Tuesday, October 20, 2009
Watching the traditional dress competition on Friday evening as a judge, I learn that when everything else is a given- everyone had decked up- the winners are different, in a class apart. They carry the audience with them, they had a skill to display- a song or a impromptu garba step and that took the audience’s heart and mind.
On Saturday, at the traditional Diwali puja at work loved the calm of the prayers, the chants of the lalitasahastranam as they washed over me. Returned home with a copy of Gandhiji’s autobiography, courtesy of one of the big bosses’ relatives who now is devoted to propagating the Gandhian way of life. Wealth and Bapuji- a paradox!
Sunday was a blank day- the Indian calendar is fill of surprises that way-but we ended up wishing everyone for the new year – a full day in advance.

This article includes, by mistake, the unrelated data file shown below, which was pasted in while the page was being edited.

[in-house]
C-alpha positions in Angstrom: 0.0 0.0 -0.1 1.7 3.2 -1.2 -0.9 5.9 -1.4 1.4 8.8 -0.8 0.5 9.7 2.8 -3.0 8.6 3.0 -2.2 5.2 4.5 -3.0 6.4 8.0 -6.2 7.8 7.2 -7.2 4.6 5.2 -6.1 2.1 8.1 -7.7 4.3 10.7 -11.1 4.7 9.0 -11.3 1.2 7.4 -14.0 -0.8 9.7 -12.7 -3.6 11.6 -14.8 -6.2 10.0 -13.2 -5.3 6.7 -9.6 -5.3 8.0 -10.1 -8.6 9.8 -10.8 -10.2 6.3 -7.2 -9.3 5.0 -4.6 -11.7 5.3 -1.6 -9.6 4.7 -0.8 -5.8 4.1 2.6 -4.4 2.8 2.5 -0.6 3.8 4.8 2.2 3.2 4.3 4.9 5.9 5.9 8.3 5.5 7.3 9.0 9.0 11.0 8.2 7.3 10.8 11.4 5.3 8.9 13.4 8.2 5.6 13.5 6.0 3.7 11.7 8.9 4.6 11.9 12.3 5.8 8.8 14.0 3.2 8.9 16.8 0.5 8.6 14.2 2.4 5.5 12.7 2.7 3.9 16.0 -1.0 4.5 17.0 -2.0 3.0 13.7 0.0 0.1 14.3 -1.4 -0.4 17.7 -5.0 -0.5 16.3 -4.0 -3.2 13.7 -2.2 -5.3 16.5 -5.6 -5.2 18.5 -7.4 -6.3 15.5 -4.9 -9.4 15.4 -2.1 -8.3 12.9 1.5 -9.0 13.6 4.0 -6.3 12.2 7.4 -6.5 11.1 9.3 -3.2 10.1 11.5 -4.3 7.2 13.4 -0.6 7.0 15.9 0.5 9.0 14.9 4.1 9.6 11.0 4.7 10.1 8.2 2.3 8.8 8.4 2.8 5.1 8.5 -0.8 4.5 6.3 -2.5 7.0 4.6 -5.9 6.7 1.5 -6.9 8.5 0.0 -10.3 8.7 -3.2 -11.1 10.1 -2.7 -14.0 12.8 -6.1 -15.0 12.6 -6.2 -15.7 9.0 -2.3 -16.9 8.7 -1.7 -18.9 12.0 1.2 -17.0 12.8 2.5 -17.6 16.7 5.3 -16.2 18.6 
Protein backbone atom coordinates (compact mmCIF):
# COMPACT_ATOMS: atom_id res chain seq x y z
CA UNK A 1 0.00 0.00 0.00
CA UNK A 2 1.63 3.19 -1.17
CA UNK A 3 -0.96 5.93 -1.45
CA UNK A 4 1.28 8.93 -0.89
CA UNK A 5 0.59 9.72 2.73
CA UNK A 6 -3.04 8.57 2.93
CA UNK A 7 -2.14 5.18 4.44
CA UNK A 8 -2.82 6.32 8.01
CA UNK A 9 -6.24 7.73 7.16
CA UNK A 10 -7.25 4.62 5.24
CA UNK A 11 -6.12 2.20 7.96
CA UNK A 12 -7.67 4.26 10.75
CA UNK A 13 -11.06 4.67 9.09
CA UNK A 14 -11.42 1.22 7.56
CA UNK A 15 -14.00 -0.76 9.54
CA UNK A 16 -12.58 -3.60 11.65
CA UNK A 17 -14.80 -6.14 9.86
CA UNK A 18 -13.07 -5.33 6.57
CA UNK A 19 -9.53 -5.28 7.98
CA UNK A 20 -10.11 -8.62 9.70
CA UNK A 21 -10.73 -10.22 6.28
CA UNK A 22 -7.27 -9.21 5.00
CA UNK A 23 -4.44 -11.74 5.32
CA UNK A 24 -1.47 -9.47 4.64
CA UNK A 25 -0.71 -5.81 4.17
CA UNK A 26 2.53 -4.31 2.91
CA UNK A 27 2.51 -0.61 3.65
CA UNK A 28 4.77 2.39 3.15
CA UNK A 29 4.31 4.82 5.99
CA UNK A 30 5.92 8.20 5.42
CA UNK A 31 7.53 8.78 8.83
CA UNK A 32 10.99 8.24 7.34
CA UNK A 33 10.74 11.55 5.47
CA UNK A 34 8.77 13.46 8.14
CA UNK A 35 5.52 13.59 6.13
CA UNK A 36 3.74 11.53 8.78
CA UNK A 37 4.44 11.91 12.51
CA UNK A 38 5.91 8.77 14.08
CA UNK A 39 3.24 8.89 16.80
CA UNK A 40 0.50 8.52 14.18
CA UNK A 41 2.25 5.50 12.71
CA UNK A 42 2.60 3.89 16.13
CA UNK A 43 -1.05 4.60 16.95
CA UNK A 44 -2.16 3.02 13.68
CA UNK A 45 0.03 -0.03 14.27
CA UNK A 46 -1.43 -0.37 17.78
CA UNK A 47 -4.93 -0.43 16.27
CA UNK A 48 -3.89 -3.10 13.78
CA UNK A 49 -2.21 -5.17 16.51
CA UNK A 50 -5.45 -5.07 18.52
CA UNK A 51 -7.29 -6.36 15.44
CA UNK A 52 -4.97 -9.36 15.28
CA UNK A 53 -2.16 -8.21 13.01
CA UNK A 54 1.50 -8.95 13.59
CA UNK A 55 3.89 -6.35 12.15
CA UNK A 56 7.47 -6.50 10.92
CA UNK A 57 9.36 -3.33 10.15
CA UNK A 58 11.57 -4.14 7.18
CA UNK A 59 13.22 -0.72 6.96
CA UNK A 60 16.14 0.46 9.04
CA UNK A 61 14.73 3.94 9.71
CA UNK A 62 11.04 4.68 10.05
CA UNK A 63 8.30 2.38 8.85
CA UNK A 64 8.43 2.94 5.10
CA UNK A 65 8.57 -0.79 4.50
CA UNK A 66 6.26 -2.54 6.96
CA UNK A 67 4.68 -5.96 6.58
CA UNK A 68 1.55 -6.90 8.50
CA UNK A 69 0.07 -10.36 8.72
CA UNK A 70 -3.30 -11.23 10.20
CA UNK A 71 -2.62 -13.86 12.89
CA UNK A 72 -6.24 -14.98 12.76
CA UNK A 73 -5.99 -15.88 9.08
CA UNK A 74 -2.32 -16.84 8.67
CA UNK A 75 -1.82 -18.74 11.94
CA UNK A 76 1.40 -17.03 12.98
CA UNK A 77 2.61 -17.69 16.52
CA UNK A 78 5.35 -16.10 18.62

At Bandra seaface, at the Carter Road promenade even as the palms shimmered in the lamplight and the sea turned black, got talking to a stranger we shared the bench with- an old man past 80. His father had been a Gandhian, stayed at Wardha ashram 1937-1944 and set up a ladies school and college in Karachi pre-partition. It was quite an honor to hear about the greats- Gandhiji, V Bhave, Nehruji, BG Kher, Pyarelalji, Mahadevbhai. This man was a kid of ten and collected stamps so he had a chance to meet the greats, plus he had free run of the premises where the Congress Working Committee meetings were held. Of particular interest was his request to Mr Nehru for an article on J Bajaj for the anniv issue of the kids magazine- a magazine that was put together on handmade paper- and Mr Nehru’s hasty, scowled, scribbling of an autograph in reply, apparently he had been interrupted in one of his famous tempers/ moods. But this ten- year old stood his ground, asked for an article for the special issue and that was that. After partition, he’d begun working in Bombay, but got so disgusted with the compromises expected that he lived the next forty years in the US. In listening to this person- Mr Gulrajani, the sunset and evening lost out on grandeur.